Bass v. Commonwealth
In Bass v. Commonwealth, 259 Va. 470, 525 S.E.2d 921 (2000), Bass turned left onto Cogbill Road, the street on which the checkpoint was located, from the northbound lane of Jefferson Davis Highway. Bass, 259 Va. at 473, 525 S.E.2d at 922-23.
Bass then turned left into the parking lot of a gas station that was located on the corner of Cogbill and Jefferson Davis. Id.
Bass drove through the gas station parking lot without stopping and turned onto the southbound lane of Jefferson Davis. Bass, 259 Va. at 473, 525 S.E.2d at 923.
This occurred approximately 500 yards from the police checkpoint. Id. at 473, 525 S.E.2d at 922-23.
The officer testified he believed Bass was attempting to evade the checkpoint because "'unlike any other vehicles that had pulled to the gas station . . .,Mr. Bass did not make any attempt to stop or check to see if the station was open . . . .'" Id. at 473, 525 S.E.2d at 923.
The officer testified that, other than evading the checkpoint, he did not observe Bass commit any other violation of the law. Id.
Based on the facts, the Supreme Court found that reasonable suspicion did not exist to warrant stopping Bass' vehicle. Bass, 259 Va. at 477-78, 525 S.E.2d at 925.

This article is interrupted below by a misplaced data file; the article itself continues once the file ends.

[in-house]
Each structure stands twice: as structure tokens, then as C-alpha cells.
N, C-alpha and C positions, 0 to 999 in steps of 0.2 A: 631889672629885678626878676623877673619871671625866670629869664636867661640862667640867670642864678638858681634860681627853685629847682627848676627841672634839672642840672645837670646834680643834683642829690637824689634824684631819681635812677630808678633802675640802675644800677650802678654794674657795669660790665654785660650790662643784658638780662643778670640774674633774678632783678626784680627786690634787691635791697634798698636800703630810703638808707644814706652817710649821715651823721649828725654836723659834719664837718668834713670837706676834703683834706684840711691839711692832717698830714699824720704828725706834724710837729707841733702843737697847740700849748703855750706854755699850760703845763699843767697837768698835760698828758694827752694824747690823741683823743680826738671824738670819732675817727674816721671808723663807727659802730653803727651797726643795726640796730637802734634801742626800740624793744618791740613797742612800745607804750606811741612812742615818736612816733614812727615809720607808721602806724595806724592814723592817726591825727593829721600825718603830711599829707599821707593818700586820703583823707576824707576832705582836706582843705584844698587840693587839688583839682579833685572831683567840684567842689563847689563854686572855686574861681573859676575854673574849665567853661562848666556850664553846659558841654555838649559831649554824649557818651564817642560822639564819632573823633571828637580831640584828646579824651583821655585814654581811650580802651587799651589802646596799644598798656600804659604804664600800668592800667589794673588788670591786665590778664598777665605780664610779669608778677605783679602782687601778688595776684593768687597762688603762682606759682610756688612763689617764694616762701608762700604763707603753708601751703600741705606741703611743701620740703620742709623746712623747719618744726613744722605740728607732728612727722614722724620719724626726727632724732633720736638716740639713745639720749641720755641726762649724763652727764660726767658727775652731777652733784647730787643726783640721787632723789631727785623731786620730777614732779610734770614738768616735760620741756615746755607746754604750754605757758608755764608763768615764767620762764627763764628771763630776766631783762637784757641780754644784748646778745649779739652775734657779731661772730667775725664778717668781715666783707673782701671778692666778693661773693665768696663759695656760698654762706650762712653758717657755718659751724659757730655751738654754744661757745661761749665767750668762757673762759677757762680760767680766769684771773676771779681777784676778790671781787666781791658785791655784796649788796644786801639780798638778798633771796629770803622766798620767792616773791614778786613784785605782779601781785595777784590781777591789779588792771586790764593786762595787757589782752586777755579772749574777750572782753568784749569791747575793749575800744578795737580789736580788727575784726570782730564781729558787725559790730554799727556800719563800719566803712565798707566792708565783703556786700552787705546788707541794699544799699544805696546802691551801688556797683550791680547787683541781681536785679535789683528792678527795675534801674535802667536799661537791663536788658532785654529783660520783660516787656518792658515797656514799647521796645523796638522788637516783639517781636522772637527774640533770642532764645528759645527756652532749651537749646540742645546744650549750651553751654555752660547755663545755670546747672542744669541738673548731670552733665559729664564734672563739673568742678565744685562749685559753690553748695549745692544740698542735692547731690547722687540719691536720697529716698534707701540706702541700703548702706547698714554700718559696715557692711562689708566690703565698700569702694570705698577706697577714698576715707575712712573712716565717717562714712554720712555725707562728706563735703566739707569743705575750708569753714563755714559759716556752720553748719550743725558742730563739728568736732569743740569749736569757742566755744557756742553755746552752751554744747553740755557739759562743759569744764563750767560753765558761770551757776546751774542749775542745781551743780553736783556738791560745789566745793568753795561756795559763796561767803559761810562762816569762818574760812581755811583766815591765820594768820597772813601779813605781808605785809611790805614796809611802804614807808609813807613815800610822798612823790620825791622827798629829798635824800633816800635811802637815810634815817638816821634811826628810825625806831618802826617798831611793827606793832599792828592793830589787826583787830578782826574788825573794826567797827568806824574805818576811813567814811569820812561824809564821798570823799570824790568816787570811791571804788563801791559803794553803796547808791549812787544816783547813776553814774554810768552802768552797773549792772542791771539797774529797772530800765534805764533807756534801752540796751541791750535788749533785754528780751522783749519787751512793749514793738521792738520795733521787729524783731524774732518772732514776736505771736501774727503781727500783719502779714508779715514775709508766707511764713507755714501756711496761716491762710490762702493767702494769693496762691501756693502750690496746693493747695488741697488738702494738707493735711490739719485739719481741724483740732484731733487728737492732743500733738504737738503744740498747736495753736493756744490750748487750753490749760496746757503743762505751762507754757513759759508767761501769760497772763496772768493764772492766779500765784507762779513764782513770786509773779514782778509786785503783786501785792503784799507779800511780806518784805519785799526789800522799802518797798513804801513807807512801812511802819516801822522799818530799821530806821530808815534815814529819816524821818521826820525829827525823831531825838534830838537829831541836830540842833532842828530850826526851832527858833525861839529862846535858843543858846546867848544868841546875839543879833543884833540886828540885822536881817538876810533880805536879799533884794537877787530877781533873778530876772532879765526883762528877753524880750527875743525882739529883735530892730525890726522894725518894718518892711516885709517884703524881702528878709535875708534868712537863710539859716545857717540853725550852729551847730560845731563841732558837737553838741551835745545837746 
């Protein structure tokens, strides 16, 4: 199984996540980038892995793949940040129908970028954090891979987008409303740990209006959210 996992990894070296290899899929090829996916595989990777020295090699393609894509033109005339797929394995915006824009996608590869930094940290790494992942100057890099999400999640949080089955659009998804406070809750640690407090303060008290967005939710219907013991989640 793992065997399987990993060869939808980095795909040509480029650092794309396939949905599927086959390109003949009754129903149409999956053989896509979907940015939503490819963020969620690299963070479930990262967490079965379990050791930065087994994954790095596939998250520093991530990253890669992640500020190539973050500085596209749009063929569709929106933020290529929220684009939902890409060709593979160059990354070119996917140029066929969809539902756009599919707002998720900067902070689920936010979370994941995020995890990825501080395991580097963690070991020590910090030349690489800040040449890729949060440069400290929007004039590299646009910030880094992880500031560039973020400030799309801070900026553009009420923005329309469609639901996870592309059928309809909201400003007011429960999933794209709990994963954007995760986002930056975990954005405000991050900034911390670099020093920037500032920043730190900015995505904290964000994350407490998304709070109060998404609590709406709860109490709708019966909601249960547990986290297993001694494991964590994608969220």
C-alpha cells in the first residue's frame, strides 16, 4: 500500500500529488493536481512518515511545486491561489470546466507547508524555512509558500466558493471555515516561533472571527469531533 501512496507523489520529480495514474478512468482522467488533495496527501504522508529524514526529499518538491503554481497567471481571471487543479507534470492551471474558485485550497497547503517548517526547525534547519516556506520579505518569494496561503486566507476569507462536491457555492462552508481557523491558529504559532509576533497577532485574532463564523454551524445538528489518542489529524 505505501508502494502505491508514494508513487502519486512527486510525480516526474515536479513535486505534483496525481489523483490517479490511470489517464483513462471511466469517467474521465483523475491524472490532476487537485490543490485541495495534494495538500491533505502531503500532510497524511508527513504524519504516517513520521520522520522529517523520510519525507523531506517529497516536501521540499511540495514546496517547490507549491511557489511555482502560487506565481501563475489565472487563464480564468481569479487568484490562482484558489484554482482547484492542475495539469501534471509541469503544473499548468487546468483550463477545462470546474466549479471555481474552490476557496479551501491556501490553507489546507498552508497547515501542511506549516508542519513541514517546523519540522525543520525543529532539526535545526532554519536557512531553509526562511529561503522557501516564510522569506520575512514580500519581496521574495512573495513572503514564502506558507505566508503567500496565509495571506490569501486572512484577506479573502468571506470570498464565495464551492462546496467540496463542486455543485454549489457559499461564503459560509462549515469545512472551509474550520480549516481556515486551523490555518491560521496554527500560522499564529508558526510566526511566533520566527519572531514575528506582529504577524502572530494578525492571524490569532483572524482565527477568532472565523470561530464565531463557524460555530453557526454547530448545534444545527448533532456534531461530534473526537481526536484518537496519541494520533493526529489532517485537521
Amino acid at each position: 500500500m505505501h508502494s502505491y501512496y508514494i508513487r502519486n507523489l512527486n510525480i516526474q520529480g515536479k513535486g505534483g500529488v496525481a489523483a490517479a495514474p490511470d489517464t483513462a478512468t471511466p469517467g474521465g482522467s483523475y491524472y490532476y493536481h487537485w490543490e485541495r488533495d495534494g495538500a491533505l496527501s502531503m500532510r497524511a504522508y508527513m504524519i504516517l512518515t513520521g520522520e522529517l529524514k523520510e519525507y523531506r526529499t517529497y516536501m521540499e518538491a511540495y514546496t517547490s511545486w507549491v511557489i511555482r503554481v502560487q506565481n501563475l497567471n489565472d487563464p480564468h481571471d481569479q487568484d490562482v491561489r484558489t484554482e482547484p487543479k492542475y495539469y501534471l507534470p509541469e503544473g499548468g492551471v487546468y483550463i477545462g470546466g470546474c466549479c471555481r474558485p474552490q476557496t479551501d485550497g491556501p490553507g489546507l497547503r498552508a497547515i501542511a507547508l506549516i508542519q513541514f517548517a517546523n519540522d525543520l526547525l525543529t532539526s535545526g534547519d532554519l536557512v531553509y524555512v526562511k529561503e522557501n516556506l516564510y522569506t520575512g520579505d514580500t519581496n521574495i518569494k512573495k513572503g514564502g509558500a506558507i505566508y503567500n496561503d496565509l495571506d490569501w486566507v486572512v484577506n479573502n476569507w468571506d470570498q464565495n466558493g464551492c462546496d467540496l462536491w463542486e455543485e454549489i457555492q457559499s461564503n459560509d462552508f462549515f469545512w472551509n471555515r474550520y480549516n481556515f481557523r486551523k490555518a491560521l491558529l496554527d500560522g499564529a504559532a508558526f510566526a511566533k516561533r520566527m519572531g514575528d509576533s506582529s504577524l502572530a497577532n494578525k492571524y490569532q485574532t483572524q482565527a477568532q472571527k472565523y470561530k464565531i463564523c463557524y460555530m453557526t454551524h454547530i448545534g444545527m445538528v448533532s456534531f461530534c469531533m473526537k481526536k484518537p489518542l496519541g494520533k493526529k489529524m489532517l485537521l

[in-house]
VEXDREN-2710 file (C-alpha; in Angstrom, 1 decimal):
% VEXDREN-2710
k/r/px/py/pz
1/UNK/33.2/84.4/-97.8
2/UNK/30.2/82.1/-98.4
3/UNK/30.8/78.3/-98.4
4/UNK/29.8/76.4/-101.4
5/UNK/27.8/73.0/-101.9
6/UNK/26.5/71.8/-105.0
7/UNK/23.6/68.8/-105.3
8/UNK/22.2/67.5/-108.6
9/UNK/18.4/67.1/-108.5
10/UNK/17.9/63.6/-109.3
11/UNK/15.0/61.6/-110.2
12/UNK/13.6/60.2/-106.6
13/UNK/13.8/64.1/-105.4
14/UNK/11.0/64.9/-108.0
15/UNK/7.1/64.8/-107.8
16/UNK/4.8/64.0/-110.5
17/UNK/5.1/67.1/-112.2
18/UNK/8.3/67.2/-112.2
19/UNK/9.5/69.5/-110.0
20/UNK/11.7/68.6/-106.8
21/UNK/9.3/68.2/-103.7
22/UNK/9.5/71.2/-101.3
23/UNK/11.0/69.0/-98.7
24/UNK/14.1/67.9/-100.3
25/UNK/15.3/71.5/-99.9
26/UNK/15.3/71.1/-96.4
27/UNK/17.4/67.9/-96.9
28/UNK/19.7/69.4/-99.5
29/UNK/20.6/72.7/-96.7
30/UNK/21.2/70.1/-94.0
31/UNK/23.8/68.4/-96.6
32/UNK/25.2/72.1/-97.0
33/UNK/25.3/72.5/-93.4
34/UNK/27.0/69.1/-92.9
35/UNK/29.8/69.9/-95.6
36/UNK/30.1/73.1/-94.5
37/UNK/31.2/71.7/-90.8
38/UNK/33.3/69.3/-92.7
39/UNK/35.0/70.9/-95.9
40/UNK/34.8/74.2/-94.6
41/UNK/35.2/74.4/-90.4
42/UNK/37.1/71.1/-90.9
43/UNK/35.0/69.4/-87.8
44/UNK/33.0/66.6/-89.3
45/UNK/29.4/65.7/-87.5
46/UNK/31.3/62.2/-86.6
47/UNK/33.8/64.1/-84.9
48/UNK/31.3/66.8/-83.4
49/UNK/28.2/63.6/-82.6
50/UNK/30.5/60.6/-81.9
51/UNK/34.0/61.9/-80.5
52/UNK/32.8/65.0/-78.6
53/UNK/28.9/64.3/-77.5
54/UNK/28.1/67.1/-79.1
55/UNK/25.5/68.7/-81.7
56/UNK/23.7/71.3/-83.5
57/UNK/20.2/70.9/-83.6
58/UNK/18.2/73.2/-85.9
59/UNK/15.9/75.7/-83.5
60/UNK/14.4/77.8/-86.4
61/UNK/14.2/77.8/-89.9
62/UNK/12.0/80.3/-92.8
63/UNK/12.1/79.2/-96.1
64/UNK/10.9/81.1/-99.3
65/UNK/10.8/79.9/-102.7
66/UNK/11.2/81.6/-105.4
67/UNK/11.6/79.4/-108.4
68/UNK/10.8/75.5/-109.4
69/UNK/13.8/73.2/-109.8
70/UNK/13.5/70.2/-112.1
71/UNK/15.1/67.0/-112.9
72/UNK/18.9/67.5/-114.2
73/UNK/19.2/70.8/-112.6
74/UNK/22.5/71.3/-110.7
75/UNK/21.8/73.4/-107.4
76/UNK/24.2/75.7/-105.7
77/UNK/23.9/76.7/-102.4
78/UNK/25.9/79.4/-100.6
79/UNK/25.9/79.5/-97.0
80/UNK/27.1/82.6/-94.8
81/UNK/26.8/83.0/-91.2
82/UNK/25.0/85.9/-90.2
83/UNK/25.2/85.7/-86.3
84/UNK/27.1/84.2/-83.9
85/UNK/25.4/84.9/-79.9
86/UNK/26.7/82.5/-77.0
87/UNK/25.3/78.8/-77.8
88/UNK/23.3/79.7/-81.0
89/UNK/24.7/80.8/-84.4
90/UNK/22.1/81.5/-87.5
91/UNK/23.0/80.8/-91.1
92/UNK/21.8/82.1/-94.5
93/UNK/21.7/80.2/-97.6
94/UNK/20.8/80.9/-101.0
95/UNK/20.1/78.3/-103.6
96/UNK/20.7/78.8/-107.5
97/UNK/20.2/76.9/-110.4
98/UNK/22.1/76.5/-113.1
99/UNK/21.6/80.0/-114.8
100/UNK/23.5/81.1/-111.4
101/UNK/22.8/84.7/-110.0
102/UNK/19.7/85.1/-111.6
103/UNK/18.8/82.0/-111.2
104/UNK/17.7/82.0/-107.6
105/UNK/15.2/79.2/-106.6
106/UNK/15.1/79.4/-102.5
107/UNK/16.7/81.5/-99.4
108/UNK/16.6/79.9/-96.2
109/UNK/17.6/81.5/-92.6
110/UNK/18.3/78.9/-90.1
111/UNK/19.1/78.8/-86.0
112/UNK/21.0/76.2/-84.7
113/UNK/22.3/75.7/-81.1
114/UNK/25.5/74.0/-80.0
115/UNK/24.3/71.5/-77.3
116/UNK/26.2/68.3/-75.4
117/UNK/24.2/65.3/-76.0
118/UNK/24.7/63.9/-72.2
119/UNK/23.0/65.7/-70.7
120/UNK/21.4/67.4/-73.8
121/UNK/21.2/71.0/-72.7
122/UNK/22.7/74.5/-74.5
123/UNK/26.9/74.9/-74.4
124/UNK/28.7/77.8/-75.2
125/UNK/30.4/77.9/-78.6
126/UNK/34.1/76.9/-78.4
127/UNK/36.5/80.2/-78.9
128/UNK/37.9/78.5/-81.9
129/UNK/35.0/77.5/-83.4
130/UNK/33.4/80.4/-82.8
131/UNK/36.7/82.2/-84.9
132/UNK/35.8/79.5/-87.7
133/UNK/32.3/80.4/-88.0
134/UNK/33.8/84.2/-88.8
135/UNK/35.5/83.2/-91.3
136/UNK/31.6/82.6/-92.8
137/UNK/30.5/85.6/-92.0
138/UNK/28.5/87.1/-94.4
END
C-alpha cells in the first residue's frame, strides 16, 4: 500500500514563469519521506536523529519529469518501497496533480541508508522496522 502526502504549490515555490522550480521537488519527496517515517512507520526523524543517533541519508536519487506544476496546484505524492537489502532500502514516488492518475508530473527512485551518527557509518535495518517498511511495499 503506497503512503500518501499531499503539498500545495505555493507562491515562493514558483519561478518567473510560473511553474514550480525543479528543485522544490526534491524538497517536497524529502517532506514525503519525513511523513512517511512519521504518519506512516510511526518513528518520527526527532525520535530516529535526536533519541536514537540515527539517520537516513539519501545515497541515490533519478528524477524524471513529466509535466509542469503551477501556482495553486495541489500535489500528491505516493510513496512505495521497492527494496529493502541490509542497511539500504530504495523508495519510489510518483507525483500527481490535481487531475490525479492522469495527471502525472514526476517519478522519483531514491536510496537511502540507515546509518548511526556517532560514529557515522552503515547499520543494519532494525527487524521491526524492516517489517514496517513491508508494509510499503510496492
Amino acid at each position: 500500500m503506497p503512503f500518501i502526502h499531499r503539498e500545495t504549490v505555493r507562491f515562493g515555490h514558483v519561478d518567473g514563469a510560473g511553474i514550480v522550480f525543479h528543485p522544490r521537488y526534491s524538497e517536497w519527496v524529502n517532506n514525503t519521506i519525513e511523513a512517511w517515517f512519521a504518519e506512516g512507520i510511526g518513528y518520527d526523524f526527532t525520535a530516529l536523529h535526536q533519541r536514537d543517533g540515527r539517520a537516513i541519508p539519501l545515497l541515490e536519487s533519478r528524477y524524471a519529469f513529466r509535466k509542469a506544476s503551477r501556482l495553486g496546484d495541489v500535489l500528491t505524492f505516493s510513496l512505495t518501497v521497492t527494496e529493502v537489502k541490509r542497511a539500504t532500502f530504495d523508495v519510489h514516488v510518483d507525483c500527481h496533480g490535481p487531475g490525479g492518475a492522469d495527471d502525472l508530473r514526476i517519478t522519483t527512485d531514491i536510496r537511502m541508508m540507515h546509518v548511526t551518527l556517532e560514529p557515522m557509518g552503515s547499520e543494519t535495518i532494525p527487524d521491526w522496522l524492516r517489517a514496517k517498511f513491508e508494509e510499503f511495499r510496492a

the Supreme Court of Virginia held that a police officer did not have a justifiable basis for stopping the defendant who "made a series of legal driving maneuvers the effect of which was to reverse the direction in which he was going" and which "also resulted in his not passing through the traffic checkpoint that was approximately 500 feet away." Id. at 477, 525 S.E.2d at 925.
The fact that the defendant was the only driver who had entered, but not stopped in the gas station parking lot was consistent with making a U-turn and did not give the officer a reasonable suspicion that appellant was engaged in some sort of criminal activity. Id.